Though I do still wish to study the development of narratives and ‘disappearances’ I am now looking into a region I had not considered before: the former Yugoslavia, which came about after re-reading journalist Joe Sacco’s graphic novel, Safe Area Goražde, where he documents his four months spent in Bosnia through 1995–96. The novel primarily uses interviews from people Sacco met to document certain aspects of the war, such as the fall of Srebrenica and Zepa. Overall, the novel is a great retelling of the war, and Sacco’s art truly emphasizes the brutality and shock of the event, but what particularly struck my inspiration regarding my topic area was a page entitled “Can you live with the Serbs again?”,[2] which culminated all of Sacco’s interviewees, who gave a variety of responses based their understandings and experiences, from the possibility of reconciliation, to none at all. From the page, I decided to take a deeper look into how the resolution was coming along since the Dayton agreement.

Looking deeper into the modern-day Yugoslavia, specifically Bosnia, I saw a peculiar, and I guess what I should now call “puzzle” in this reconciliation: the schools are segregated and have been since the agreement, despite a 2012 court ruling,[3] and even student protests in other cantons that it was indeed in violation of Bosnia’s anti-discrimination law. However, according to Bosnian Judicial law, the ruling is only binding on the immediate parties to the suit, and thus, the supreme court’s decision only applied to the schools in Mostar.[4] This means that in order to change the law across the Federation, Vaša Prava, the NGO who passed the law in Mostar, needs to bring strategic litigation in every canton, which it has attempted in another large canton known as Travnik, but failed upon the court’s claim that there had never been a complaint from parents against the policy. The court also cited language barriers between Croatian and Bosnian, despite the fact that two languages that are virtually identical,[5] as justification for the policy.

As a result, I want to understand why this is still present, and why there is a hesitancy towards changing these practices in other cantons. Not only that, I want to pick apart the differentiating narratives and understand how Mostar differs from the other regions, and hopefully uncover how it can be possible in other places, and even if it was a narrative shift at all that caused it. To understand this more deeply, I recognized that I also need to understand the narratives that the generations pass on to their children, specifically through pedagogical practices and even semiotics in schools. I initially wanted to utilize textbooks, but after a meeting with my advisor, Robert Adcock this past week, I will be looking into other sources of empirical evidence aside from historical accounts. These include more quantitative sources such as looking deeper into census data and demographics over the past few years, and potentially even death statistics surrounding those areas during the war through utilizing Geospatial technology, which as I have discovered, AU has a lab for. Alongside these, Dr. Adcock suggested that I additionally examine other forms of narrative evidence, such as speeches and legal documents from the Dayton agreement, as well as first hand ethnographies from journalists like Sacco to ensure that I have a clear narrative understanding across the different ethnic groups. Furthermore, Adcock suggested that I look deeper into the study of social rather than individual narratives, as the puzzle does relate more to the development of a more generalized narrative among large groups of people, rather than individual accounts and narratives, which I will be looking throughout the library for.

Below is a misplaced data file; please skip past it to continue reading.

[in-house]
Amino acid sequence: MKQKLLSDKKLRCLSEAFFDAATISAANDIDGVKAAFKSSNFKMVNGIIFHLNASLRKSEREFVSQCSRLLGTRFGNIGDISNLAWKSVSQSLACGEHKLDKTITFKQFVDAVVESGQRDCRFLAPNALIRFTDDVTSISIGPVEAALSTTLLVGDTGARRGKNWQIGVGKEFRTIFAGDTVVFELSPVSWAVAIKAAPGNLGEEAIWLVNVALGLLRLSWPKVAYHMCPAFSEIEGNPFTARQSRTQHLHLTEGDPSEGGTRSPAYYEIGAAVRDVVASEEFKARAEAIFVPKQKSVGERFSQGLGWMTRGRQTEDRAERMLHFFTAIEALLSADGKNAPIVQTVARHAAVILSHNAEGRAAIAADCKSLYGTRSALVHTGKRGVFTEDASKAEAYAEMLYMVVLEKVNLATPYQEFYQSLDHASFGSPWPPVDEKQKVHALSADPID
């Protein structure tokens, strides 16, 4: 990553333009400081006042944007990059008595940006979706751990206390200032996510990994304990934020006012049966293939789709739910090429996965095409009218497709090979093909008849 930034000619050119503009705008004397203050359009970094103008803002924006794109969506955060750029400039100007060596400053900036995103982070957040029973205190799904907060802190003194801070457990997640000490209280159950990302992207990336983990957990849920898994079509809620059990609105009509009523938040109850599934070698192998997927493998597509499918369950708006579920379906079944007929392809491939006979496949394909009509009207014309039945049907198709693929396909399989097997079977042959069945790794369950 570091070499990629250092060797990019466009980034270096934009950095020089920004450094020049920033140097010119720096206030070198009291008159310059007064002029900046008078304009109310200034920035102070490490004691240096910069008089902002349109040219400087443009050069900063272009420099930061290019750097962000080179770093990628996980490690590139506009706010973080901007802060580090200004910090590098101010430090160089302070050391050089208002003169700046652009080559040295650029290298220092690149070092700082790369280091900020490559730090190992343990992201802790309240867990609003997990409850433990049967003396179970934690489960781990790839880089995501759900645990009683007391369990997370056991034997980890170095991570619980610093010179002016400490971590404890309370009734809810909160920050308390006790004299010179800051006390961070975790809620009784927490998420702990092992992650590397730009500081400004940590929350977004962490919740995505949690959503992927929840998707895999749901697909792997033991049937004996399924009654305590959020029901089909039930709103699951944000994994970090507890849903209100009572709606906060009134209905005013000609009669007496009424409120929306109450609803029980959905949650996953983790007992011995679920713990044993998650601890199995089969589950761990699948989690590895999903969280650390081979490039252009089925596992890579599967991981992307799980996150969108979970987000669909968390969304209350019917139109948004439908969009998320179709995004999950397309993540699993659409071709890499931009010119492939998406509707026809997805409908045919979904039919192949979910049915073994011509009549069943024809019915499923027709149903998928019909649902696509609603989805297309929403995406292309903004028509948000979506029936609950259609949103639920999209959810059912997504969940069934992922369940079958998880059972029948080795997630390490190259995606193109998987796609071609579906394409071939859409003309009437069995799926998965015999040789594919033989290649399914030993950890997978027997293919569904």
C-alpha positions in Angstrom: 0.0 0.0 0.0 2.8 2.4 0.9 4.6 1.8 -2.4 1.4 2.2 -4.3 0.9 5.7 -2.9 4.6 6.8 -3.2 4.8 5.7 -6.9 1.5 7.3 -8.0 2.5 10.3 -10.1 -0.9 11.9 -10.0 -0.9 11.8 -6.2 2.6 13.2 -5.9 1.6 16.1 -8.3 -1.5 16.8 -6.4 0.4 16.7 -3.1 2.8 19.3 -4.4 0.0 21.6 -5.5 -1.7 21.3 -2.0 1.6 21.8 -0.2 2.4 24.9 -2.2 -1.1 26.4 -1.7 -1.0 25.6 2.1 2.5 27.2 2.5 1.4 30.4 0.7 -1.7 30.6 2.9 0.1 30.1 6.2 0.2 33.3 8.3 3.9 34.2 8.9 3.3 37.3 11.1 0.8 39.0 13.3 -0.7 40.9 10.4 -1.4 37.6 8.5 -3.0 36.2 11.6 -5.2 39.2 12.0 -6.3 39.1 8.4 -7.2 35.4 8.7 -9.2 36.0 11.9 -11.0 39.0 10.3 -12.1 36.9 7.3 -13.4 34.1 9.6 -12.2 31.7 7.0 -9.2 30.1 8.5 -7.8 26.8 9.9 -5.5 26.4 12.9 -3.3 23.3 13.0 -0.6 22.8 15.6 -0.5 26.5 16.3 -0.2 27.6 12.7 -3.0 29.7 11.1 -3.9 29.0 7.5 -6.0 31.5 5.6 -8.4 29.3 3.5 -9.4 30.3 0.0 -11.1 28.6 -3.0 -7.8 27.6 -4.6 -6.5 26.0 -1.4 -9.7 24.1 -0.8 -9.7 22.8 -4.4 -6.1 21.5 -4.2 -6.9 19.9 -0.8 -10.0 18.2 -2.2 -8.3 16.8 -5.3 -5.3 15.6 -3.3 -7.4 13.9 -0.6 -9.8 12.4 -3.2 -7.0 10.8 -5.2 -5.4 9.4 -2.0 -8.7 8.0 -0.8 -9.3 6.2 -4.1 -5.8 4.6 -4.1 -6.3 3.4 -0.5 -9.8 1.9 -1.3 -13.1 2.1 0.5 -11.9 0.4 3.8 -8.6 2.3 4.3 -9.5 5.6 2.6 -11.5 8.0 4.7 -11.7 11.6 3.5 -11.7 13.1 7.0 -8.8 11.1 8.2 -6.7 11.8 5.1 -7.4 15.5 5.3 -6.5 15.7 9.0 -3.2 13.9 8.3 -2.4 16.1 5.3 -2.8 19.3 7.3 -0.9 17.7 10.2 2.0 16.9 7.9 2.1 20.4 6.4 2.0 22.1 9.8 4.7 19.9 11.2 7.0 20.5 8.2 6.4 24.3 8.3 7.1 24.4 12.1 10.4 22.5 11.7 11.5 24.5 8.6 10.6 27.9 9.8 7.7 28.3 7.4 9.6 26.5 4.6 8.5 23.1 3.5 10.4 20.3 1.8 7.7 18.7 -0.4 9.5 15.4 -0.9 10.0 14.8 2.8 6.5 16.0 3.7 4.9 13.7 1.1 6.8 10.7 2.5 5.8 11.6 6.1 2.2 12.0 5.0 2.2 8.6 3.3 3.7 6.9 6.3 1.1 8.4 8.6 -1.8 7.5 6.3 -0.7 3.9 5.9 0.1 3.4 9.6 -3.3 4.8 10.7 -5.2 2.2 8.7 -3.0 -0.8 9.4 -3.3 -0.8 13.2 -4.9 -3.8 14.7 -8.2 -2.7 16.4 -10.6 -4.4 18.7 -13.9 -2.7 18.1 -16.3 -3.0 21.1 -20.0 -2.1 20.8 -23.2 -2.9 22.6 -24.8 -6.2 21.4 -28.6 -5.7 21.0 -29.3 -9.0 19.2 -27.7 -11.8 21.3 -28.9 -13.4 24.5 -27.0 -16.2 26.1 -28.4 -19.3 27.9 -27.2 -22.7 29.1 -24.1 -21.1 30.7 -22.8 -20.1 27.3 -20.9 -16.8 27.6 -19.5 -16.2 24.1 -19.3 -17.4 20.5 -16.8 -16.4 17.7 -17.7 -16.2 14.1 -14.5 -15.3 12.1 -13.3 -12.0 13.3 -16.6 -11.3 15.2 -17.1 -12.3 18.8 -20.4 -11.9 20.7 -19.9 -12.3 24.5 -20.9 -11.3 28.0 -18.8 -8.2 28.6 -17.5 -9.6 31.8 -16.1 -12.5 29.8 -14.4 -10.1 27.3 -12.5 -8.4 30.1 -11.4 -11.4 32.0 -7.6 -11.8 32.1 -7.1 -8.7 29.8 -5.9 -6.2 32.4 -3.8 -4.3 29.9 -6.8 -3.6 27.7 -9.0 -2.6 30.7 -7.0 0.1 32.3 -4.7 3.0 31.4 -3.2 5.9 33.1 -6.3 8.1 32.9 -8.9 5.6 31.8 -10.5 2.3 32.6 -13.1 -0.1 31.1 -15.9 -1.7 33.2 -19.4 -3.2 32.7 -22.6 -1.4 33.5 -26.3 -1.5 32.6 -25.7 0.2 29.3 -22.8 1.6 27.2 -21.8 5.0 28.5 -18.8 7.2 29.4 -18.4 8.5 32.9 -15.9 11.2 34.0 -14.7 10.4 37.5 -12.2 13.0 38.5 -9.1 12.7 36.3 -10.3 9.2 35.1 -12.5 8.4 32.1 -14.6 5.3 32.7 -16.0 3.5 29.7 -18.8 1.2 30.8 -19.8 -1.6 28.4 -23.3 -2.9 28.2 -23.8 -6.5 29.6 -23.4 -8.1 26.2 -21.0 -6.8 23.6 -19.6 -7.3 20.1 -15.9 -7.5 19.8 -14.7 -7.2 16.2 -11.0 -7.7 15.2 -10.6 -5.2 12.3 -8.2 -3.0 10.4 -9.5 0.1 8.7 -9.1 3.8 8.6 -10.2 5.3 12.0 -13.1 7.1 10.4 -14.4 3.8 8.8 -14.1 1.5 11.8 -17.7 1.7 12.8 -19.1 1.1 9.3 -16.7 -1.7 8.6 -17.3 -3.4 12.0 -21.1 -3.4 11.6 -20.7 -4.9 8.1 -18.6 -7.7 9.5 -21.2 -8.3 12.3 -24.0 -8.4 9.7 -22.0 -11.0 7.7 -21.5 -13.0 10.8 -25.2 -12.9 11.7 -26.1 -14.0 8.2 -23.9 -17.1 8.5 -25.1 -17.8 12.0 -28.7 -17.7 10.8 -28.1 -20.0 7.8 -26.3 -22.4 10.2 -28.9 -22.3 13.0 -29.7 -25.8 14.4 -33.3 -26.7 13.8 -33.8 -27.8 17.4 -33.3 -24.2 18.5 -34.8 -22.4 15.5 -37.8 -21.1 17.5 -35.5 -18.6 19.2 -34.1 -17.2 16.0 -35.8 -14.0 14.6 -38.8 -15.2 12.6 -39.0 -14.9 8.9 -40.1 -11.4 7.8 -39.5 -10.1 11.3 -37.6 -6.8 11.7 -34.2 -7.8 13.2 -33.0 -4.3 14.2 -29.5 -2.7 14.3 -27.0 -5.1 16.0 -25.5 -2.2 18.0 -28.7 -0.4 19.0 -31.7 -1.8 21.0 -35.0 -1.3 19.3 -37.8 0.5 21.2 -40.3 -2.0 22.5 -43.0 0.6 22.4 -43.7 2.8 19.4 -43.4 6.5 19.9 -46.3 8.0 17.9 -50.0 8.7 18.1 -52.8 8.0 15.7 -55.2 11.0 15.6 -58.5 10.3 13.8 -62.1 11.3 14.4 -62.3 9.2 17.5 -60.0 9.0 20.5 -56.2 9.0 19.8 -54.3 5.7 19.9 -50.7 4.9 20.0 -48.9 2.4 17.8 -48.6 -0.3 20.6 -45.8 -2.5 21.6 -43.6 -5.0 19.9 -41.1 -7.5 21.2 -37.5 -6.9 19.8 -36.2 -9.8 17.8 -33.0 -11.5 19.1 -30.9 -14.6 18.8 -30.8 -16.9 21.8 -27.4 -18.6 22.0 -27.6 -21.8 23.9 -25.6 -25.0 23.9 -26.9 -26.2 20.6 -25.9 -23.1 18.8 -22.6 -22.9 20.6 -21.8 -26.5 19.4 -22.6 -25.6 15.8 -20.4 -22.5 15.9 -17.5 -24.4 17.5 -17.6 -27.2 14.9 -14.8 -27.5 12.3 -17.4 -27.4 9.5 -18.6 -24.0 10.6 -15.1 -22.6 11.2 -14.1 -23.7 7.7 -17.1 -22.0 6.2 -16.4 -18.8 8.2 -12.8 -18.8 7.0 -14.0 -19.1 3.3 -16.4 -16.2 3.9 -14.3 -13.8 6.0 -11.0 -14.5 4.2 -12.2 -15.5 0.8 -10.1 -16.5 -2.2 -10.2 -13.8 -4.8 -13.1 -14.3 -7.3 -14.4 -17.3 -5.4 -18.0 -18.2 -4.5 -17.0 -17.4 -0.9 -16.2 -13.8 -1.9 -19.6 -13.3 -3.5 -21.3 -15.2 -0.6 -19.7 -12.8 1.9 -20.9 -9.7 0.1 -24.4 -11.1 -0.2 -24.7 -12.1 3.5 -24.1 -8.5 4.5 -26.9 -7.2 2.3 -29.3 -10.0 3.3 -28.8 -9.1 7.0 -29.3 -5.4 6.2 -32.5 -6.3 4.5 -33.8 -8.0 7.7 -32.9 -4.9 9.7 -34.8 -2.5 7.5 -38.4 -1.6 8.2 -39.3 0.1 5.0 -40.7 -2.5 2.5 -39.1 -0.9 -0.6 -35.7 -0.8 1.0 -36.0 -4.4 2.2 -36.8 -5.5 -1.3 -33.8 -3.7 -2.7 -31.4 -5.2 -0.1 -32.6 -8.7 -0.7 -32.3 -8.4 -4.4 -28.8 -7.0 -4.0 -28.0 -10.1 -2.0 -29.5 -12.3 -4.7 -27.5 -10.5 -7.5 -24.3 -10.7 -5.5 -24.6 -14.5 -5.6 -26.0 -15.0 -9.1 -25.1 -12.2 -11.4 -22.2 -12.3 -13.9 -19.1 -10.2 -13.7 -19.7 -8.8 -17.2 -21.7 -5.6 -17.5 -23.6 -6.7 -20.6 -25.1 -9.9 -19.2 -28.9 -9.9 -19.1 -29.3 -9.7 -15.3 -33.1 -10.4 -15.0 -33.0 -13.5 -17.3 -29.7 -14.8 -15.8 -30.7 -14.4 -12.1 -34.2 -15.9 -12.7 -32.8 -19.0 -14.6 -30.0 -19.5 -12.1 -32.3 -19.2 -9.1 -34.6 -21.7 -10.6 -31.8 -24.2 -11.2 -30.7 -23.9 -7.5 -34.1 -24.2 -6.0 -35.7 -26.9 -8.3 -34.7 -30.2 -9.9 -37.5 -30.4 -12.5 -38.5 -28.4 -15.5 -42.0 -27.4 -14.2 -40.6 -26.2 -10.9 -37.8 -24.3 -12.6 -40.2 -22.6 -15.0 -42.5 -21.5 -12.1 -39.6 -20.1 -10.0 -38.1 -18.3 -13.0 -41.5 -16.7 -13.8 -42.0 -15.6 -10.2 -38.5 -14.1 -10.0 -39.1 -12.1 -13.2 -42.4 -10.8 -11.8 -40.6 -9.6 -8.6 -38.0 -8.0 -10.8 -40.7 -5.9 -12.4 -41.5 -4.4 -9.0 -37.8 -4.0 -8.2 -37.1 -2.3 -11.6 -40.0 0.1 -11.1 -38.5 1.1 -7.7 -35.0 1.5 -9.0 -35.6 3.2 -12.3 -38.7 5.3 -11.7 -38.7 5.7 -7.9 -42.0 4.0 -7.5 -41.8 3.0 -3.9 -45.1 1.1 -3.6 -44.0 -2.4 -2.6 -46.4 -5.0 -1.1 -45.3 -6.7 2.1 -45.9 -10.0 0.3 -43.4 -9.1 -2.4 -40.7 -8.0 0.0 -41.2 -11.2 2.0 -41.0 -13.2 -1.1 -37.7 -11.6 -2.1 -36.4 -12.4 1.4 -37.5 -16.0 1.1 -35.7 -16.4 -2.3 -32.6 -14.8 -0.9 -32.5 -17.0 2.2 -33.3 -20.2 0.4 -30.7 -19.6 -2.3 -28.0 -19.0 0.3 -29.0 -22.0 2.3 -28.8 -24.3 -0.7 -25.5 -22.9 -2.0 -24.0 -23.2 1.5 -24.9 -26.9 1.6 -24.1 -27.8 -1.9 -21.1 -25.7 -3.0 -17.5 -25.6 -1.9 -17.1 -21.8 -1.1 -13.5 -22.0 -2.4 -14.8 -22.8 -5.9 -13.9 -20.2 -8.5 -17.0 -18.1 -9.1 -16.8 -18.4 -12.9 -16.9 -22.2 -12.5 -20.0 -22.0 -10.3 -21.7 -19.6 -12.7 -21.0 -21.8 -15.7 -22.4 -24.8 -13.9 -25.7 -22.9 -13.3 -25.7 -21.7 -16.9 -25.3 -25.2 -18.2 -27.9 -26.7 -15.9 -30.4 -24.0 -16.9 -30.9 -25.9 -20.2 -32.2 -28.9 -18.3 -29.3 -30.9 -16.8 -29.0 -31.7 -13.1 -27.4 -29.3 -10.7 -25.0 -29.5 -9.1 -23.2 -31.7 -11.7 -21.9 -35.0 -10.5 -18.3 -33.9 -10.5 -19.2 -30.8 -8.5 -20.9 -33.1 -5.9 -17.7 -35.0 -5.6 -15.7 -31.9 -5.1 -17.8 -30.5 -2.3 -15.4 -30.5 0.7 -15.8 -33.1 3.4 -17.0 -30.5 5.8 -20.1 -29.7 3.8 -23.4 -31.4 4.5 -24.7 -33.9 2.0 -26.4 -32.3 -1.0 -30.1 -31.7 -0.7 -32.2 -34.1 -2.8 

Beyond this course, I hope to carry this project into more cantons aside from the one I ultimately focus on and see if I can do a cross-comparison from different cantons on how their narratives compare throughout the country. I’d also like to further my study of narratives in my country of study, Russia, and understand how these findings can influence the overall education of the children of a variety of areas. Overall, I would like to further my overall understanding of narratives and utilize this project as sort of a springboard into more complex forms of identifying and understanding their formation. When I go to Russia, I’d like to see if I can bring better understanding into the persecution of the LGBTQ+ community in Chechnya, as well as Russia, to see how such things changed once Putin got into power, and what past and present narratives are driving those contentions, and seeing how we can help alter them without interfering too much with the present culture of the people living there, which many scholars have made the mistake of assuming throughout my research of this puzzle in the summer.

Apart from my own interests, a greater understanding of social narrative and how it influences our decisions can be utilized in many aspects of our lives, not just related to education, but also in interpreting and identifying the rhetoric of politicians and of our society as a whole. If we understand how narratives form at such a large level, we can better understand how to change and alter them at an individual level. Overall, we can better ensure that we are teaching from a perspective of truth, however that may be defined, which is a whole other issue in it of itself that I hope to understand through my exploration of narratives.

I greatly look forward to this semester and cannot wait to update you on my research journey next week!


[1] Tristen, Koffink. “Koffink_Olson Scholars Application” American University, 2019
[2] Joe, Sacco. Safe Area Gorazde, 12. (Seattle, WA: Fantagraphics Books, 2000),  161-162
[3] Ari Ruffer. ““Two Schools Under One Roof”: School Segregation in Bosnia and Herzegovina,”
Columbia Journal of Transnational Law ,  (2013)
[4] Katie Engelhart. “Bosnia-Herzegovina Court Orders End to Ethnic Segregation of Schoolchildren,”
Vice, 2014.
[5] T.J. “Is Serbo-Croatian a Language?” The Economist, April 10, 2017.